"Resentment's Virtue represents an important counterpoint to the privileged status accorded to the logic of forgiveness in the transitional justice and reparations literatures. Brudholm illustrates nicely that 'negative emotions' are not only understandable in the aftermath of mass atrocity, but that they possess a moral component that is often ignored by the boosters of reconciliation." Andrew Woolford, co-author of Informal Reckonings: Conflict Resolution in Mediation, Restorative Justice and Reparations "Brudholm provides a view that is likely to be controversial, namely, that resentment can be just as much of an acceptable outcome to collective violence...Brudholm makes the case that resentment might be just as permissible as the tendency to forgive." Contemporary Sociology "Every now and then a book is published that makes you think - and rethink - the position you have on a specific issue. Danish philosopher Thomas Brudholm's Resentment's Virtue ranks among the candidates for becoming one of those books for theologians and philosophers of religion...It states its case clear and with a consistent and sufficient backing: it makes clear to the reader that to forgive others for atrocities and crimes might have severe consequences, and that it might even be in the interest of morality to refuse to forgive...Brudholm's book will be regarded as an important contribution" Ars Disputandi "A persuasive and compelling account that urges readers not simply to assume or to presume that forgiveness is the obvious best course. International Journal of Transitional Justice "[Brudholm's] analysis cuts across disciplines in order to bring to the surface discourses on forgiveness and resentment shared by law, ethics and psychology, and bring these into contact with victim testimony and Jean Amery's writings, which offer the position of both testimony and critical reflection... This is a timely book which has much to offer on the current scholarly debate on forgiveness." Holocaust Studies, Summer 2009 "[The] case studies are sublime investigations of the claim according to which forgiveness and reconciliation are (morally) superior to resentment and the refusal to forgive (and maybe especially) in the aftermath of collective violence and atrocities... The TRC [Truth and Reconciliation Commission of South Africa] hearings are commented on convincingly by Brudholm. Many of the (original) quotes make impressive reading and provide direct insights into the problematic aspects of the ethics of reconciliation... Brudholm's book surely is an important contribution to the discussion on the ethics of forgiveness, and it might be called a brilliant analysis." The Journal of Moral Education Sept 2009 "Brudholm has written an excellent book, in every sense of the word 'excellent' (Aristos!). It deserves to be read by various audiences...Brudholm's book should be of interest not just to those interested in responses to mass atrocity; not just to those interested in transitional grasps for justice; not just to philosophers and psychologists; and not just to ethicists interested in moral emotions and behaviors. This book deserves to be read by a large group, including, most important, politicians, occupying powers, foreign ministries, and policy institutes." H-Net, Sept 2009 "In his thoughtful, elegant book Resentment's Virtue, Thomas Brudholm makes a powerful case for the appropriateness of resentment and the refusal to forgive... Brudholm's sensitive reading of Jean Amery will serve as a reminder that forgiveness must be earned-and that sometimes this is impossible."--Passions in Context issue 3, 2013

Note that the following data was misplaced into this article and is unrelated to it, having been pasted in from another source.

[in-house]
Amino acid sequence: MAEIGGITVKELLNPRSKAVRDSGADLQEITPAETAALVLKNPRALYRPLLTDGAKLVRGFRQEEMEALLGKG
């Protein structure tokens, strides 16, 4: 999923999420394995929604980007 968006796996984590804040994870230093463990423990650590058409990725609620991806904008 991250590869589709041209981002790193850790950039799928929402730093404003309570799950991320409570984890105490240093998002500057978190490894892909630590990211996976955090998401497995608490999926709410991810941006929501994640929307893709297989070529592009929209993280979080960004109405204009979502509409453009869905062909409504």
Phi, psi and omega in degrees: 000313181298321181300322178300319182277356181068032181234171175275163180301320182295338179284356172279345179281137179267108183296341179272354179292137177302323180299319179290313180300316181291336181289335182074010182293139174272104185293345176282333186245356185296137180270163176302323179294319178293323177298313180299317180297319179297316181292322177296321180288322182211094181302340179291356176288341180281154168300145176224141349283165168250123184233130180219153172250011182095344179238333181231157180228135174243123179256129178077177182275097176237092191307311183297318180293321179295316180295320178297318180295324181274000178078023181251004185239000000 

Arguing beyond hasty dichotomies and unexamined moral assumptions, Resentment's Virtue offers a more nuanced approach to an understanding of the reasons why survivors of mass atrocities sometimes harbour resentment and refuse to forgive. Building on a close examination of the writings of Holocaust-survivor Jean Améry, Brudholm argues that the preservation of resentment or the resistance to calls for forgiveness can be the reflex of a moral protest and ambition that might be as permissible, humane or honourable as the willingness to forgive.